robbar, Are you talking about the bedding blocks that go under the reciever and run the entire length of the forend, ala HS Precision? That aluminum block is made from CNC'd Aircraft grade aluminum, and would have to get pretty hot before you'd have to worry about heat expansion, they're all freefloated stocks anyway with a layer of fiberglass cloth, Kevlar and whatnot over it. What is your worry with , anyway?
Robbor weight comes into play and the fact that aluminum radiates heat better than stainless. I believe the idea is to transfer the heat out of the stainless. It would be the same idea as a steel sleeve inside an aluminum block in a car engine.
I use regular 34CD4 ( US 4140 steel ) with a electroless nickel platting or hard chrome on to avoid rust , barrels are glue with Loctite in , Stainlees is more difficult to machine and except for the look you win nothing
Randy, the reason for a skim coat of bedding is because it is very difficult to have a zero interferance fit while inletting a stock. Except for CNC'ed components, there will always be some slop.
An action/barrel block can be held in place by the "lug/action", screws, bedding block or some combination of the above. I prefer the bedding block-lug/action simply because this is the largest surface area and the largest component to move during recoil. I don't feel confident in 1/4" screws holding everything together.
Machine the block so that it has some "draw" angles for easier disassembly, then bed into the stock. Of course, the screws will have very heavy pillars to ensure that the whole mess does not vibrate loose during many recoils.
The bedding just ensures a "perfect" fit. When done properly, there is no stress on the action/block when the screws are tightened. Absolutely no movement when the screws are loosened. The screws only need to be put in hand tight. I don't bother with any torque wrenching since I feel this indicates problems in the bedding.
If bedding is done properly, the material/pillars will not compress under hand pressure or move during recoil.
Sounds like a very nice cannon. I too would build the block out of aluminum for the same reason, act as a heat sink. Our rifles shouldn't get hot enough that expansion rates of metals becomes an issue, as would happen in a car engine.
Curious about your "glued in" process. Do you mean that your block only has a hole bored in it which the barrel is glued into? Or do you mean that the block is split, and the barrel clamped using glue and/or bolts? What type of glue are you using?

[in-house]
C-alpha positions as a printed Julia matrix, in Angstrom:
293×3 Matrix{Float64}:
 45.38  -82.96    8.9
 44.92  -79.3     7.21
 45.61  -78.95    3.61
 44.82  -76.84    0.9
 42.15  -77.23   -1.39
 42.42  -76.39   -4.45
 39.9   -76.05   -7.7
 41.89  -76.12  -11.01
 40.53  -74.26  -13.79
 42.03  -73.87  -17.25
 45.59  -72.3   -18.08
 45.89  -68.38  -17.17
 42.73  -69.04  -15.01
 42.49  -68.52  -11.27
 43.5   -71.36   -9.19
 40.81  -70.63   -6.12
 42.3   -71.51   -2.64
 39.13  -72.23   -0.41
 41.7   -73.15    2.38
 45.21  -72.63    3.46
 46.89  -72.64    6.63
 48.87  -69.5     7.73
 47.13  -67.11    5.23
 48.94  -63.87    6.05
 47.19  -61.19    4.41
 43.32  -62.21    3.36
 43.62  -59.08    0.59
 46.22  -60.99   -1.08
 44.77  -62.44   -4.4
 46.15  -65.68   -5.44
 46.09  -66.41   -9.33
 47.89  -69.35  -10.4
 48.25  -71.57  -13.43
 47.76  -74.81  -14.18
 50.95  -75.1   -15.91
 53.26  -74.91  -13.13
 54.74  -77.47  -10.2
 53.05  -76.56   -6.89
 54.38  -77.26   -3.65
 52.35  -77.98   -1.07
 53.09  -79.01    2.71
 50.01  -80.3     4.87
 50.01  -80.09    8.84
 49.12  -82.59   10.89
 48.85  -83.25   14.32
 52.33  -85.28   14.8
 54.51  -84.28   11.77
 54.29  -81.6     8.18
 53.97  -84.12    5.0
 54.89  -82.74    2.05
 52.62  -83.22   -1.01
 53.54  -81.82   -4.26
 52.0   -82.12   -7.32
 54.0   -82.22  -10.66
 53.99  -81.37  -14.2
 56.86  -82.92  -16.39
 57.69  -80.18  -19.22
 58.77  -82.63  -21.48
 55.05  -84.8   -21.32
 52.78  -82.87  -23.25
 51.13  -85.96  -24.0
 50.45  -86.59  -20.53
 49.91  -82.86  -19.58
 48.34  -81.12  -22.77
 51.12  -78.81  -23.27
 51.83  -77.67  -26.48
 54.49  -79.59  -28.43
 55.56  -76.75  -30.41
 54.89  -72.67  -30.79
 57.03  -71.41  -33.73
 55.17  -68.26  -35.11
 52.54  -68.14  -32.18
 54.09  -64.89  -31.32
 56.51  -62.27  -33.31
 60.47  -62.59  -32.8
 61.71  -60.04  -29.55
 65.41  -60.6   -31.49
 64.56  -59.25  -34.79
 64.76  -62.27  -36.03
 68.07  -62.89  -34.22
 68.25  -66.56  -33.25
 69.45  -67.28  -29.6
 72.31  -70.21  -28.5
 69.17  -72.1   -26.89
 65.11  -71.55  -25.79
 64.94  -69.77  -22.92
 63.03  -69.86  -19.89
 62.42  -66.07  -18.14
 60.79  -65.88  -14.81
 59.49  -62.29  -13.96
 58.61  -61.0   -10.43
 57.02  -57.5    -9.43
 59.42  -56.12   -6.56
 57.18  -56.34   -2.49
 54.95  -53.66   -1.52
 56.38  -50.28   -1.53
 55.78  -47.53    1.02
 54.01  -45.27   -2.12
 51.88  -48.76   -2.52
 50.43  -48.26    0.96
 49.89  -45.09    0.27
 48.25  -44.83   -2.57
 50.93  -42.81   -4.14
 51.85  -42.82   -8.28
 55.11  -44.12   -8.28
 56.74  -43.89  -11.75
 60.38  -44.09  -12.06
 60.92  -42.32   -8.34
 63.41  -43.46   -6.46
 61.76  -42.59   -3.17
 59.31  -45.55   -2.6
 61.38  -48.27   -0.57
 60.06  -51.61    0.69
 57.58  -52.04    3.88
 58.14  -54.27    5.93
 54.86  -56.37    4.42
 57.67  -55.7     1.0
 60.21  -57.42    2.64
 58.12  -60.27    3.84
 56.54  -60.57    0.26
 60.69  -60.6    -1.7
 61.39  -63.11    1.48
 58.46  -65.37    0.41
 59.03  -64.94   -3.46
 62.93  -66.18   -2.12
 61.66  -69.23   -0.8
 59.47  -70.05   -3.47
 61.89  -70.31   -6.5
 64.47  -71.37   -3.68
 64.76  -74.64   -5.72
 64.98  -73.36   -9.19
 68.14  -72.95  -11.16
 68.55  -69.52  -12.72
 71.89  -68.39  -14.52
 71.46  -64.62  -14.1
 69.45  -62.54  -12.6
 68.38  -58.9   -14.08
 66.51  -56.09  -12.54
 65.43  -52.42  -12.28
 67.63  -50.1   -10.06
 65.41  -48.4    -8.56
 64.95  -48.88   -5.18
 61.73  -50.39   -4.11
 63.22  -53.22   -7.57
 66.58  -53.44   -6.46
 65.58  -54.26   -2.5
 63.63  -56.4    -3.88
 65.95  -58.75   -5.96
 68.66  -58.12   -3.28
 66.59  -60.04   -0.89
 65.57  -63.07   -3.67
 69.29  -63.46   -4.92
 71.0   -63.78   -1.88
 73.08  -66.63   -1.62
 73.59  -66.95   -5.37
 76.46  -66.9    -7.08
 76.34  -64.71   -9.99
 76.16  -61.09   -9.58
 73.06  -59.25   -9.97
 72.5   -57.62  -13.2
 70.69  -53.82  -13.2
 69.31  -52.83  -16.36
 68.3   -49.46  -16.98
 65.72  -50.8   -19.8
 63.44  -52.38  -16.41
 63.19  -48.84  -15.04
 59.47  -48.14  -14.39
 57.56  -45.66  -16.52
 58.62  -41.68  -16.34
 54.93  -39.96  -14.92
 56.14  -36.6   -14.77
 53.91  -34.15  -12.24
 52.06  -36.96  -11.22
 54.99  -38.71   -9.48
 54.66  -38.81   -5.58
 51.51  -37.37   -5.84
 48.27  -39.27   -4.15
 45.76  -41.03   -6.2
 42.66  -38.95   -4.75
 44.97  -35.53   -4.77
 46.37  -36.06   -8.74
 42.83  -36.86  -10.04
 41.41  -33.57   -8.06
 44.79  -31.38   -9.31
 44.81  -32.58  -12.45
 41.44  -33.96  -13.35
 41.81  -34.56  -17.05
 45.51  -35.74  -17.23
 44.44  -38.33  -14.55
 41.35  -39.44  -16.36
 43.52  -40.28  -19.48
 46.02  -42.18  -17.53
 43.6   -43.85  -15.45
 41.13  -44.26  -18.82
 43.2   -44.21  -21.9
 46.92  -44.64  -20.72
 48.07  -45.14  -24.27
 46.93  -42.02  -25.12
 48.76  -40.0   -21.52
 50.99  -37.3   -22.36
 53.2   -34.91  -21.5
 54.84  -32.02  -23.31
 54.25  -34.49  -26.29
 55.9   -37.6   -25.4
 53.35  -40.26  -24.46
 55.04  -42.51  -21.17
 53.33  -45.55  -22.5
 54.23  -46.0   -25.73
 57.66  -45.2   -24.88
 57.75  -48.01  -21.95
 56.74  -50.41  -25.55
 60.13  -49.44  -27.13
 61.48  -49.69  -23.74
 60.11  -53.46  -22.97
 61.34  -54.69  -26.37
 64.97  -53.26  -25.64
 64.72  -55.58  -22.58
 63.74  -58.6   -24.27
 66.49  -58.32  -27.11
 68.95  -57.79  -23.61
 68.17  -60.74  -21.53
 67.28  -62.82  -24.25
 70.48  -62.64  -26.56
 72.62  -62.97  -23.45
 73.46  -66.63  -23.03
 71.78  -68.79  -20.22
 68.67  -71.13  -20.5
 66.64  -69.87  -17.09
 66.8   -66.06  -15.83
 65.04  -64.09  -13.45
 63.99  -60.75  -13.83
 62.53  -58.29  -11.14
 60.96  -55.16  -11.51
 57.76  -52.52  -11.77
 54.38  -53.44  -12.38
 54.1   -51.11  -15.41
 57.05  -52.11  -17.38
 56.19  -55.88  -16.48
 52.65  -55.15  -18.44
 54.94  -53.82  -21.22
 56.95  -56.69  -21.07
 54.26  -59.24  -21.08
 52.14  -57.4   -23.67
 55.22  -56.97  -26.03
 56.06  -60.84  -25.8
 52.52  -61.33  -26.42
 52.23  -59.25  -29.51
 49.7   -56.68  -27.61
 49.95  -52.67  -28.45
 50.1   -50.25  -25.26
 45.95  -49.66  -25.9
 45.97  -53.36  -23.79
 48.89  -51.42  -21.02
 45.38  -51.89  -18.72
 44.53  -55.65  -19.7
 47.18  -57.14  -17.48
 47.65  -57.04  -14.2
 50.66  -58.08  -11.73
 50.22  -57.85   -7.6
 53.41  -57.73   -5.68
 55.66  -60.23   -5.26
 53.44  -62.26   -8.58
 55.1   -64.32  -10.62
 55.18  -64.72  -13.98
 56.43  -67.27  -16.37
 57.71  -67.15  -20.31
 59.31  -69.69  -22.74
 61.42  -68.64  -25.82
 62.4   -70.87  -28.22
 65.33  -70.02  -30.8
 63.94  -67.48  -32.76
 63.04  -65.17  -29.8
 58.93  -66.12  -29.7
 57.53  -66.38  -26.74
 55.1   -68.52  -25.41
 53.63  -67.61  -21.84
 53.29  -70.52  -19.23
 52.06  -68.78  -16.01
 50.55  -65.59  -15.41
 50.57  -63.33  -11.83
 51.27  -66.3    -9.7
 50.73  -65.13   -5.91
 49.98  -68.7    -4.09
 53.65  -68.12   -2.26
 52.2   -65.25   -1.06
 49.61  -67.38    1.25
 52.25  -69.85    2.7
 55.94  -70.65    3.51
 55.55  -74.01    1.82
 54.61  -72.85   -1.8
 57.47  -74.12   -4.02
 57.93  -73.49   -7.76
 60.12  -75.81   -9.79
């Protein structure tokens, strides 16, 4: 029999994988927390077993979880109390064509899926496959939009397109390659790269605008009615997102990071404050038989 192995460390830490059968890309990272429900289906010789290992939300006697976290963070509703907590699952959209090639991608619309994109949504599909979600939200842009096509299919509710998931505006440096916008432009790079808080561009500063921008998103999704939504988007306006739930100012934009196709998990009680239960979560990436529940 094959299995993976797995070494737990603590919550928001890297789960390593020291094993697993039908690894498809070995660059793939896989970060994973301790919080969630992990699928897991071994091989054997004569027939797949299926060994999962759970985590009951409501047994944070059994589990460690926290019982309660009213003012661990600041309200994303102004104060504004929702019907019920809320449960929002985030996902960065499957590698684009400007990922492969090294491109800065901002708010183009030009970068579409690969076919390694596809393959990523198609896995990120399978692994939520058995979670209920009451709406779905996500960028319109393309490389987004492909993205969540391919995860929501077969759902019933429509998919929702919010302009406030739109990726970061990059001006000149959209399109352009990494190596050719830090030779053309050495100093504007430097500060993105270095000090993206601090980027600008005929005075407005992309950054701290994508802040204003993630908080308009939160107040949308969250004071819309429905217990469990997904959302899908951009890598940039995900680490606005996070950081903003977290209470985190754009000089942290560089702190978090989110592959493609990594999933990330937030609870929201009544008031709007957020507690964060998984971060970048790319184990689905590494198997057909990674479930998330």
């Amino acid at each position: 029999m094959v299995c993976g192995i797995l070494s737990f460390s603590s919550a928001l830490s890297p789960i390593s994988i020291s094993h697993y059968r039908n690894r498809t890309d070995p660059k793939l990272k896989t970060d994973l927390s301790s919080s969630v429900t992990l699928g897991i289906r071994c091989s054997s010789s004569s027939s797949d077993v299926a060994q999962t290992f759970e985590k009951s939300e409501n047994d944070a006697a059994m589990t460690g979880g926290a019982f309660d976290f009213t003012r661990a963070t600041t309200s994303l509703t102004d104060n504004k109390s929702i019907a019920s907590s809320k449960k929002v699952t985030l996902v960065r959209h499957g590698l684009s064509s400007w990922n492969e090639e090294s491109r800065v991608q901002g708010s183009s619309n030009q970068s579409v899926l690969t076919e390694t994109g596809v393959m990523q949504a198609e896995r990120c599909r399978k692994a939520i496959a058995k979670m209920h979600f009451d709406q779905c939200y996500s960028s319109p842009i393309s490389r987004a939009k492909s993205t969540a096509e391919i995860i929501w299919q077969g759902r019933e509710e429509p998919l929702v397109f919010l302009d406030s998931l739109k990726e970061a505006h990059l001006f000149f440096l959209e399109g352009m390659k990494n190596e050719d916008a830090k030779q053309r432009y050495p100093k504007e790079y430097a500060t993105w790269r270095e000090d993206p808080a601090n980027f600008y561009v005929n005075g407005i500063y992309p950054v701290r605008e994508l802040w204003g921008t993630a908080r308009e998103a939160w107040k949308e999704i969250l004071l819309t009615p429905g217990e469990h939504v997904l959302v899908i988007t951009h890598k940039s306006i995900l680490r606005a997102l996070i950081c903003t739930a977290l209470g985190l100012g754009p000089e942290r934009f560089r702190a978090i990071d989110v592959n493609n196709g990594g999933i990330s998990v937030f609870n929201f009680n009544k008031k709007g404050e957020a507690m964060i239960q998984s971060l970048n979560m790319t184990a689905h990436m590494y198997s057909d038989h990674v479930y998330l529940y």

If using a conventional epoxy, my concern would be that during a hot session, the glue can soften and the barrel torque. It might not be visible but it will still torque. The glue goes rubbery. Are you indexing the barrel in the block or using a pin?
Considering using a block for my next cannon so would love your feedback and experiences.
I'm using a glued in only, barrel to block that is. Hole is bored oversize and O-ringed, filled with epoxy. Pinned? Not that I know of, I'll have to ask. Not a bad idea though, the trigger is the only safety "lug" if it breaks free when firing.
I'll see what the epoxy is he uses for it.
The block will be bedded in epoxy and screwed down both, though it will still be removable from the stock.
This block was not split, just the bore in it opened up enough for the epoxy between them. I'll post a pic when it's done, shouldn't be too long now... I hope. Dave's milling some more recoil slots in the bottom too, although I don't think it's necessary, but he's set on doing it so I ain't argueing over it.
One thing I might point out is that the torque specs for a given screw/bolt size will stretch the bolt a given amount and this stretch is what keeps them from loosening from the claming force, so it's not a bad thing, only good, although it may not be as critical in some applications as in others.
I'm using a 10" aluminum block in the 30/338 Lapua Imp that's being done up now. It's being glued on vs. clamped on. It's being bedded on 4 or 6 pillars and the block acts as the recoil lug as well, the rear is flush with the reciever face with the action and barrel both freefloated.
The chamber is the hottest, and aluminum disapates heat a much, much faster rate than steel, so this is good reason to use it over steel IMHO.
Expansion ratios on cast iron cylinder blocks while using aluminum heads require some real serious considerations and preperation to retain gasket seal, not the case when using cast iron heads. This doesn't seem to be much an issue concerning barrel blocks, as many use them glued on or clamped with no problems I'm aware of.